Wednesday, June 17, 2009

Why a Bike is the Way to Go in Ireland

While in Ireland this past week, I took the opportunity to make an in-depth study of the differences between Cycling in America and Cycling in Ireland. I will be publishing this study next week in the Journal of Comparative Sociology, and expect to win a Nobel Prize for it. Or at least a copy of their home game.

For those of you who don’t subscribe to the Journal of Comparative Sociology, I will summarize the state of cycling in Ireland:

It could be worse.

First off, as you can tell by the above picture a lot more people get around by bicycle in Ireland than they do in the United States. This is in Dublin, and most of these people were in town doing errands, hitting the stores, or watching sports and drinking in the pub. Basically, doing the same things that we do in the states on a Sunday, but their carbon footprint was much smaller.

By the way, I'm not sure what sports they were watching over there. I could recognize cricket and soccer (although over there they call it "KillTheBloodyBastard!!!" ... or maybe "football"). There was some other game that we were pretty sure wasn't rugby, but had people running with a soccer ball and kicking it through uprights or into a net. I don't know what it was, but the Irish seem to love it.

There was even a tandem chained up outside of a department store.

We ran into the couple on this tandem later (I think), and it was cool to see that the woman was the captain and the man the stoker. They both looked very strong. I regret that I did not have the presence of mind to yell to them, "He's not pedalling!" It would have been petty payback, but payback nonetheless.

In spite of the gender confusion, this tandem is indicative of something else about the State of Cycling in Ireland: They need mechanics. For instance, you'll notice that the pedals are not in sync, so that the captain's pedals are almost vertical and the stoker's pedals are closer to horizontal. Now, you can do this with a tandem, but you usually offset them at 90-degree angles to avoid the "dead zone" in the stroke. These are just plain out cat-e-wonkus, as my grandma would say.

Here's a bike shop in Dublin. I went in there Monday (they were closed Sunday) and they had a mechanic. He seemed busy.

I saw a lot of people on bikes that were not set up correctly for them, with rusted chains and filthy drivetrains. Most of them had fenders (or at least what Bike Snob NYC calls a "filth prophylactic" like the one at left), to pay homage to the wet (and nasty, at least in Dublin) condition of the roads. And, while this will keep your clothes dryer, putting fenders on a bike in that climate -- particularly as close to the ocean as Dublin is -- but not regularly cleaning it and lubing your chain is classic penny-wise and pound (or Euro, now) foolish. It's like chewing gum instead of brushing and flossing your teeth: Sooner or later, things will fall apart, but before they do they will begin to creak and smell bad.

Which probably explains this view from the Millenium Bridge.

It's weird to see such a "disposable" mentality surrounding bicycles in a country that digs a five-mile tunnel to keep from disturbing old neighborhoods. I guess a castle is something that should be preserved, but (at least from a RandoBoy perspective) even a beater bike deserves a proper burial.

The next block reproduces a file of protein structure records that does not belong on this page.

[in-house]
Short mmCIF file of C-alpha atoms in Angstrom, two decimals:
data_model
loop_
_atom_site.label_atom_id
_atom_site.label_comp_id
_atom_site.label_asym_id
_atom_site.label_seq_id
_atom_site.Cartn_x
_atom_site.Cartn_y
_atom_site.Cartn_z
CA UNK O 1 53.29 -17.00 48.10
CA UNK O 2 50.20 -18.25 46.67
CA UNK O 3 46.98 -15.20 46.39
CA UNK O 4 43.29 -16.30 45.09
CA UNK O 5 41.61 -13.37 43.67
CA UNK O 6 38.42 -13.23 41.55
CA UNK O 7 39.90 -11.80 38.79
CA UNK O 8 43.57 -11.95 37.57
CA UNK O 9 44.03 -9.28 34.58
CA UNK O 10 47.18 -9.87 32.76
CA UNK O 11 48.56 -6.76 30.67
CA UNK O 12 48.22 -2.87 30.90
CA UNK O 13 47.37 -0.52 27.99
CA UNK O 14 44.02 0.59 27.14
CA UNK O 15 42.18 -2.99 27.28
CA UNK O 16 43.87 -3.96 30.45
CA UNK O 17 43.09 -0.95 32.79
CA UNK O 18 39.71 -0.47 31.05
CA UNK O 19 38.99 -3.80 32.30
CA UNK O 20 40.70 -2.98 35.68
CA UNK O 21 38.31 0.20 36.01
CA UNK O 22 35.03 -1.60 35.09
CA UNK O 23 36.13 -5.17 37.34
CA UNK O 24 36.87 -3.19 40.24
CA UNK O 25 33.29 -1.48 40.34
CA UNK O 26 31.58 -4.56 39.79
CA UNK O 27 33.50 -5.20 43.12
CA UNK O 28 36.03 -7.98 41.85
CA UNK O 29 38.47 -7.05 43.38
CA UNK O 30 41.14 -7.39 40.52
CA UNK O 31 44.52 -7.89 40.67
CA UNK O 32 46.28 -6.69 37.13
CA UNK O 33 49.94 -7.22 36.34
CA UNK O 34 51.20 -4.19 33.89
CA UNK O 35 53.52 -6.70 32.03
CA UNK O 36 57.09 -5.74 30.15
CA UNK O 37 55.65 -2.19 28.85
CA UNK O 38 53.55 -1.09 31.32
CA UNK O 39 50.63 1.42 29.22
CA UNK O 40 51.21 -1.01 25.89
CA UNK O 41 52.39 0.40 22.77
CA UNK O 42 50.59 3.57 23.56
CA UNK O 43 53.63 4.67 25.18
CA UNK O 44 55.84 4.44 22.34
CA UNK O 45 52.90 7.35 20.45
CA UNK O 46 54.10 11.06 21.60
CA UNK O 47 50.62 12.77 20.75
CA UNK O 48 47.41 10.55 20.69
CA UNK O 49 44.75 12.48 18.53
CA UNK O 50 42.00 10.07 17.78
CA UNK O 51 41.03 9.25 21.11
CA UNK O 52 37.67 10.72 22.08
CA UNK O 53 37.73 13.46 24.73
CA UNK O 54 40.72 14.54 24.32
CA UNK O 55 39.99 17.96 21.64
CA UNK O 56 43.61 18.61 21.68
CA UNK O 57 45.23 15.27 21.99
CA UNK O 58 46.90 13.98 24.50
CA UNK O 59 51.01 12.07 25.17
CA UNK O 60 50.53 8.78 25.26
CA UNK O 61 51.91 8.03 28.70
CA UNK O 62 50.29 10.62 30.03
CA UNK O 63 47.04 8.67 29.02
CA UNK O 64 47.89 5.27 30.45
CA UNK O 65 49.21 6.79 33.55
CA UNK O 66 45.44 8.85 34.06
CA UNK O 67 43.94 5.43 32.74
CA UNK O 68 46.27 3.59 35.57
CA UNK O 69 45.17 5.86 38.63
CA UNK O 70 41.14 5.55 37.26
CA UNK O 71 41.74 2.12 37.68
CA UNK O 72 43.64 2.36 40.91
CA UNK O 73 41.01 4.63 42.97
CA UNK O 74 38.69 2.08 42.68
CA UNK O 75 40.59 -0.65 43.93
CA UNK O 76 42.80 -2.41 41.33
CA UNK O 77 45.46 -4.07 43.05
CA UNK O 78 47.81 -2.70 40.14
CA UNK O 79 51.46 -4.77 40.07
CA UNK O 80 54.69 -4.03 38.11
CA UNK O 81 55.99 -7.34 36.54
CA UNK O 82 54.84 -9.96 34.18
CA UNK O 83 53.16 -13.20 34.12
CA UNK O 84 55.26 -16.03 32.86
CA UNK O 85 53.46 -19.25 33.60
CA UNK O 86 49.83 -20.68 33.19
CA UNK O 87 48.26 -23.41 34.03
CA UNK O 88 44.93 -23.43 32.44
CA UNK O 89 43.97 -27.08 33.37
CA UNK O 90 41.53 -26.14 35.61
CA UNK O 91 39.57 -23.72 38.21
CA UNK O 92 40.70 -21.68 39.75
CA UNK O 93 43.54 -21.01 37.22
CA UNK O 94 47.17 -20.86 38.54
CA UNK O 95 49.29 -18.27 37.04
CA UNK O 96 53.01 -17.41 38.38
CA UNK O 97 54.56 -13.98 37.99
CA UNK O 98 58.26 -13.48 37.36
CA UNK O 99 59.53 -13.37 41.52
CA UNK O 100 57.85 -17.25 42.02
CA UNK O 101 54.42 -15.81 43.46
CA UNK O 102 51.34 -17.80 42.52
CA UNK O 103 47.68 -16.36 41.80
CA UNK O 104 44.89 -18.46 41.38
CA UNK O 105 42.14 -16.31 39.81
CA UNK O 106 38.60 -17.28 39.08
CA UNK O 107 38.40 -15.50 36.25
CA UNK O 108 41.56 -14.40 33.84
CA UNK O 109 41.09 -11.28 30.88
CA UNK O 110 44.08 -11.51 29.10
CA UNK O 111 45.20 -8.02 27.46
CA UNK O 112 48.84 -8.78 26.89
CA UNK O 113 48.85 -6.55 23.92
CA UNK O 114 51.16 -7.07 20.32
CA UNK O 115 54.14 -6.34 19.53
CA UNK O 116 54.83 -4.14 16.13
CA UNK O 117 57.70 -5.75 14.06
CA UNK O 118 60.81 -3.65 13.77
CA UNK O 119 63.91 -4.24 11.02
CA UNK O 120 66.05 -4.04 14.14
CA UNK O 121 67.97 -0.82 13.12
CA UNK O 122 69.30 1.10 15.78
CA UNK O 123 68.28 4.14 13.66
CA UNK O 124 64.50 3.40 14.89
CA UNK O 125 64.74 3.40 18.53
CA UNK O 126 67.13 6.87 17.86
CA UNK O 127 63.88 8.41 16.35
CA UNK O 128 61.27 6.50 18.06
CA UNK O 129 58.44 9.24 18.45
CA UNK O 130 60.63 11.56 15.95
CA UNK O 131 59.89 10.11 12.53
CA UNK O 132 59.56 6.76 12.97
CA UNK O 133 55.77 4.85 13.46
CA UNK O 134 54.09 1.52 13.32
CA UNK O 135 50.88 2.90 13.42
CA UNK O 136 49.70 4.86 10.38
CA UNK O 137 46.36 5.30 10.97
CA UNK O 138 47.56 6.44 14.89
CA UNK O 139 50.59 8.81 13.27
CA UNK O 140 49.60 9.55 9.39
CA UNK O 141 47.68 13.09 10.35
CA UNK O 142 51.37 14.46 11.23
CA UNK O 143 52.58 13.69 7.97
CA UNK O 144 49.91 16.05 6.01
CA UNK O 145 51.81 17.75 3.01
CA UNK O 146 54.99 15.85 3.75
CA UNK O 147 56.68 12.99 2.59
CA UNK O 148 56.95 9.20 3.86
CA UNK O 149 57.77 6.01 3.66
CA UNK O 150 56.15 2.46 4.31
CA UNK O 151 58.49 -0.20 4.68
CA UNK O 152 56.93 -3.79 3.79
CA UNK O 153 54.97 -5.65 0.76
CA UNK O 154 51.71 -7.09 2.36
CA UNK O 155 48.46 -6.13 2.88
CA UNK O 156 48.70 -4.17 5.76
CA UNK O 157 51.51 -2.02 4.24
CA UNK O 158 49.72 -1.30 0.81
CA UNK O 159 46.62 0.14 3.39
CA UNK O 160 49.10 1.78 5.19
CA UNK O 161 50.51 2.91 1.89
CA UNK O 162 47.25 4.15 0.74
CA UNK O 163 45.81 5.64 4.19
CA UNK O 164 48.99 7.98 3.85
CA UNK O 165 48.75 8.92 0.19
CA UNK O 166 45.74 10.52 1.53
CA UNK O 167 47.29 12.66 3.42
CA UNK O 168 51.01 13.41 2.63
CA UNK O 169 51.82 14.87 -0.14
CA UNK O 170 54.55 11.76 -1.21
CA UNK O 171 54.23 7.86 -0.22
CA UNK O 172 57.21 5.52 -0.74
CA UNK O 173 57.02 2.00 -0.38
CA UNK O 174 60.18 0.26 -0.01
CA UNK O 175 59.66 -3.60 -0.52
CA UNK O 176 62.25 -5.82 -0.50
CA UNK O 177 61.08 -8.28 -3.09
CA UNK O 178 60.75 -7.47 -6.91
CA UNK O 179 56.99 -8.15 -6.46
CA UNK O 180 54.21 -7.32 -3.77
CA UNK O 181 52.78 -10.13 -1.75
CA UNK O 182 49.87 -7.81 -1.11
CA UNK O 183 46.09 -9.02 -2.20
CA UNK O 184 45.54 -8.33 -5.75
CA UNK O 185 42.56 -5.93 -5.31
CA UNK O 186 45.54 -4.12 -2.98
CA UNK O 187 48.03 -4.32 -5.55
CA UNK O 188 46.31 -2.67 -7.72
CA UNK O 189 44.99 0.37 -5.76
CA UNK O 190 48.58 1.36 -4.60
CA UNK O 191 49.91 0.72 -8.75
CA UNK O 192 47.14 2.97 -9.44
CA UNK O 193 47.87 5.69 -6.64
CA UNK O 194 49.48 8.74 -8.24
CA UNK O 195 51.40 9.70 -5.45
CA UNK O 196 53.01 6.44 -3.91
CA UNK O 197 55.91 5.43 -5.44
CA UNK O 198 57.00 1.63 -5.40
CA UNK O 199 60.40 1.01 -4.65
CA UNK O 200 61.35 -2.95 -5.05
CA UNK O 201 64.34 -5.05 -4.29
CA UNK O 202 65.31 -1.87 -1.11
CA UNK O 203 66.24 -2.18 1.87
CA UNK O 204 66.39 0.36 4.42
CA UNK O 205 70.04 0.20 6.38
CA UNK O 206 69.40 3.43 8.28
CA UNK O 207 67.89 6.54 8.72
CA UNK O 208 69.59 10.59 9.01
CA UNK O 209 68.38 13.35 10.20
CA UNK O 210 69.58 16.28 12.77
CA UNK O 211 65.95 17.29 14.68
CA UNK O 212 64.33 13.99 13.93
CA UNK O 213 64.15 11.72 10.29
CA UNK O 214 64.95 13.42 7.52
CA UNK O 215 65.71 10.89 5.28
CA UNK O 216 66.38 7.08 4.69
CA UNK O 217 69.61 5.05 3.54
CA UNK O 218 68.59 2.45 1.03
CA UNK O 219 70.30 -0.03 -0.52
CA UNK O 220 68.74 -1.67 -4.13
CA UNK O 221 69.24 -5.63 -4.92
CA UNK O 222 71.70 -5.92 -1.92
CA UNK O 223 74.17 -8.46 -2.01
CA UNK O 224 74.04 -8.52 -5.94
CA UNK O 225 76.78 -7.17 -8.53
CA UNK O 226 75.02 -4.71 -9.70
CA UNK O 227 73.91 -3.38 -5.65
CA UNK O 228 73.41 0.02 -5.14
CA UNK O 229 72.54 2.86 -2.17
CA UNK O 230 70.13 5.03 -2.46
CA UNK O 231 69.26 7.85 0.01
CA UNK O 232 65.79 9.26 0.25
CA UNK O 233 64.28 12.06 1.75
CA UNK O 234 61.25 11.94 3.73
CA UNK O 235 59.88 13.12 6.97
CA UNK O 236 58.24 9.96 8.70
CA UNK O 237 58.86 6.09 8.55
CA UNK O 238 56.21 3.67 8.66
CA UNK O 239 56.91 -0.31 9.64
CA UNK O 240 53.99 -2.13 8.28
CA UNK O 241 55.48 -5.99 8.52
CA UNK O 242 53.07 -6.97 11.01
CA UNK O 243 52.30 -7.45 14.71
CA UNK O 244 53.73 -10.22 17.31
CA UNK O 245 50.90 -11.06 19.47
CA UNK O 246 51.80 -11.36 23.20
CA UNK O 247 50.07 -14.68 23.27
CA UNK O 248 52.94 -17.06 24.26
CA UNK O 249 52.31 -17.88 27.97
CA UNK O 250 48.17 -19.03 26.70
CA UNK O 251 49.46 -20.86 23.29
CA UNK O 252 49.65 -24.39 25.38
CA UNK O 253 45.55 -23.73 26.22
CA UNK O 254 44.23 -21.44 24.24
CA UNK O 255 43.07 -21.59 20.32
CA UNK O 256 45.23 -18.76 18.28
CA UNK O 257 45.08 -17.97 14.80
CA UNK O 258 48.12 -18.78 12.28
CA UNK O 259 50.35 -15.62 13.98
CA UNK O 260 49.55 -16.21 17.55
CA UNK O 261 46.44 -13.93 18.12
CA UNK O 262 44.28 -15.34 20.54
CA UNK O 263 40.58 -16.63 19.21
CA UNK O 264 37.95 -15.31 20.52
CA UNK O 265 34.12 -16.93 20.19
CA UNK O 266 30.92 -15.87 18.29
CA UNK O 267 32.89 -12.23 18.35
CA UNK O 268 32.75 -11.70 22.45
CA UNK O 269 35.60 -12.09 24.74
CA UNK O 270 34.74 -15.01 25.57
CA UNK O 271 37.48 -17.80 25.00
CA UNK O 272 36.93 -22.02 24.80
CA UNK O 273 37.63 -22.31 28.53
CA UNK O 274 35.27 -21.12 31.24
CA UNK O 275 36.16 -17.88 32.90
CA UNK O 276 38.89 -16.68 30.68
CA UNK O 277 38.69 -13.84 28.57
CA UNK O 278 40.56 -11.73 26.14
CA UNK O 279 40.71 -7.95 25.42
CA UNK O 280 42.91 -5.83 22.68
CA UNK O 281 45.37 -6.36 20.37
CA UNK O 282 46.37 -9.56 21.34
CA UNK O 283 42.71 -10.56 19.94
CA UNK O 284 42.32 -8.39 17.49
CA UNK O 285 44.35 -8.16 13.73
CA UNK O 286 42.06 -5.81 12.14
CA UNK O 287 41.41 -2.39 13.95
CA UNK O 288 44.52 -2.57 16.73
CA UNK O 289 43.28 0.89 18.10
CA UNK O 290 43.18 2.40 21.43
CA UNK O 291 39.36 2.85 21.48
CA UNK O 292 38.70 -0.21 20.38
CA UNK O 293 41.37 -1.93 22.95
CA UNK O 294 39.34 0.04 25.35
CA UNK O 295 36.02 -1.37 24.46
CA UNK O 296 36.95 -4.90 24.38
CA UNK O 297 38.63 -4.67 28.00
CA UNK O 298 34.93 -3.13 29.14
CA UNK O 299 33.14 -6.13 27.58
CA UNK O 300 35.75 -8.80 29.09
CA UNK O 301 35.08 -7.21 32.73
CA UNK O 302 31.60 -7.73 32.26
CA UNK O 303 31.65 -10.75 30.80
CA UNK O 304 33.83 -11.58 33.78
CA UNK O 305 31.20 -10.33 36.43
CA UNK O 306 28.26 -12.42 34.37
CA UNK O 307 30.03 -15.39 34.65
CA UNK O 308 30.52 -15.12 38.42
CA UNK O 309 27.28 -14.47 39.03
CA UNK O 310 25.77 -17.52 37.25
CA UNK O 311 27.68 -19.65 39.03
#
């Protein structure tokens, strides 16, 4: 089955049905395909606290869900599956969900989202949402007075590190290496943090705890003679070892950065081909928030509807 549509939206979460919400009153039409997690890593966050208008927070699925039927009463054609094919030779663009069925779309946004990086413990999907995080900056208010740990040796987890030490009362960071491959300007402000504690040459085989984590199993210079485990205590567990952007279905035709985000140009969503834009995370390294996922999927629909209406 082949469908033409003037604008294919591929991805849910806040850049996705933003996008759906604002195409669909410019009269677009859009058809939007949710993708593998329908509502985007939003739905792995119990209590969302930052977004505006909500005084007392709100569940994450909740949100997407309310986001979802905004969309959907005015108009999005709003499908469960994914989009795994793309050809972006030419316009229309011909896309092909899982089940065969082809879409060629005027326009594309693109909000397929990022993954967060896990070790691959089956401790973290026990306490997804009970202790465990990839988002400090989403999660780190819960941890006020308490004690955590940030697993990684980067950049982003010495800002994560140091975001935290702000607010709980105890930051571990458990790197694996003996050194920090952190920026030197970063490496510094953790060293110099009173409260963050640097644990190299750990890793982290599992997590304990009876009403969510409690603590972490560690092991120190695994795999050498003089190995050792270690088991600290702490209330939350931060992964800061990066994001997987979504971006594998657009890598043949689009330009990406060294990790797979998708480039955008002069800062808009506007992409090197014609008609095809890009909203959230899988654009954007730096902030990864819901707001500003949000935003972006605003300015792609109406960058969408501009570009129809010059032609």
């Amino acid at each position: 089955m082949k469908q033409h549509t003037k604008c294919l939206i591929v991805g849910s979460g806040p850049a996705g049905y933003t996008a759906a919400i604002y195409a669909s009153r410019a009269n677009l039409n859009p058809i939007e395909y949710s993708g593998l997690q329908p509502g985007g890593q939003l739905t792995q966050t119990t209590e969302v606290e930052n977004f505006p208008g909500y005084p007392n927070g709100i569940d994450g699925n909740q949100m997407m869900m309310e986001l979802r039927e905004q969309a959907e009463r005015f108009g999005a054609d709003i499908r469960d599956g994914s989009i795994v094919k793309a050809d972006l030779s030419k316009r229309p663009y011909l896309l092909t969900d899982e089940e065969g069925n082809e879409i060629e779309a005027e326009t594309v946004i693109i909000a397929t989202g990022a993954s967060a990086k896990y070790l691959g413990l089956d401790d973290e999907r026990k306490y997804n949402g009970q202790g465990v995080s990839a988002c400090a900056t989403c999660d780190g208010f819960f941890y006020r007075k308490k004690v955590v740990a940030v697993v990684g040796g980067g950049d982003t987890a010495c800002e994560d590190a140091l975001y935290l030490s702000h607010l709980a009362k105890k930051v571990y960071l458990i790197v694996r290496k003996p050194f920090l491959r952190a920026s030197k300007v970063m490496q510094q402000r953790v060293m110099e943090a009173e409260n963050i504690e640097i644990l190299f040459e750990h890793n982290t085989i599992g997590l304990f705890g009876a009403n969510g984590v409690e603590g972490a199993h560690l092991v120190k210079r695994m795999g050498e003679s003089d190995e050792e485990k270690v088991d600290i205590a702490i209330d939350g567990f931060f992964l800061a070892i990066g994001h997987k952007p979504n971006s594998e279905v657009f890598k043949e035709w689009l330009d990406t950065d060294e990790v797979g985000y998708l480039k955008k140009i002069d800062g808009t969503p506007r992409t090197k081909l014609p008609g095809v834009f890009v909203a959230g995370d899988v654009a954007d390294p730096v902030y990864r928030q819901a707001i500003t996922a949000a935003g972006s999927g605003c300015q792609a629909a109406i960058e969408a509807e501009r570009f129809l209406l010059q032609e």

Another thing I noticed in Dublin was that cyclists there do not dress like cyclists here. And I'm not just talking about Discovery team kits -- the people over there mostly ride their bikes wearing the stuff that they walk around in.

This is good and bad. It's good because, frankly, if you're just riding a bike a couple of miles to work or shopping, you don't really need to get into cycling-specific garb. It's bad because most of the Irish also don't wear a helmet.

Now, we won't get into the whole "freedom of choice" thing surrounding helmets. The fact is that if you get run over by a cement truck, a helmet will not save your life; however, most bicycle accidents are not that extreme. Most of them just involve somebody's wheel getting stuck in a grate, or a car pulling in front of you, or you hit a curb or lightpost or a pedestrian or other cyclist. These things do not usually involve two tons of metal driving over your head, but do involve your head smacking something very solid ... like pavement. In these situations, a helmet means the difference between life and death ... or at least a permanent vegetative state (like Alabama).

Other things I saw in Dublin:
  • Fixed gear bikes (cool, if they had brakes, since skid-stopping into the rear of a bus is always a bad idea)
  • Women biking in high heels (cool, since they seemed to make it work in a very "Euro" way)
  • City bikes with chain guards (very cool, if you want to keep chain grease off your pants ... assuming your chain had grease on it)
  • Cyclists with both ears plugged by their iPod ear buds (way un-cool ... leave that crap for solo rides on empty roads)
In my next post, I'll discuss the state of non-urban cycling in Ireland. You are, no doubt, breathless with anticipation ... but go ahead and breath.

On a More Topical Note

My friend, Kevin Kaiser, starts the Race Across America (RAAM) Thursday. I helped crew for Kevin and Jeff Bauer on last year's RAAM, when the rode fixed gear bikes as a two-man team. Kevin is an awesome cyclist, and we all wish him well.

If you want to follow Kevin's progress, go to his blog or this page on the RAAM website.


  1. You can only wish that we could be as casual and committed to cycling. (Although cycling in high heels seems a bit much. . .)

  2. You had me until you insulted us vegetables in Alabama.

  3. I certainly did not intend to insult vegetables, nor anyone from Alabama. I just wanted to insult Alabama itself.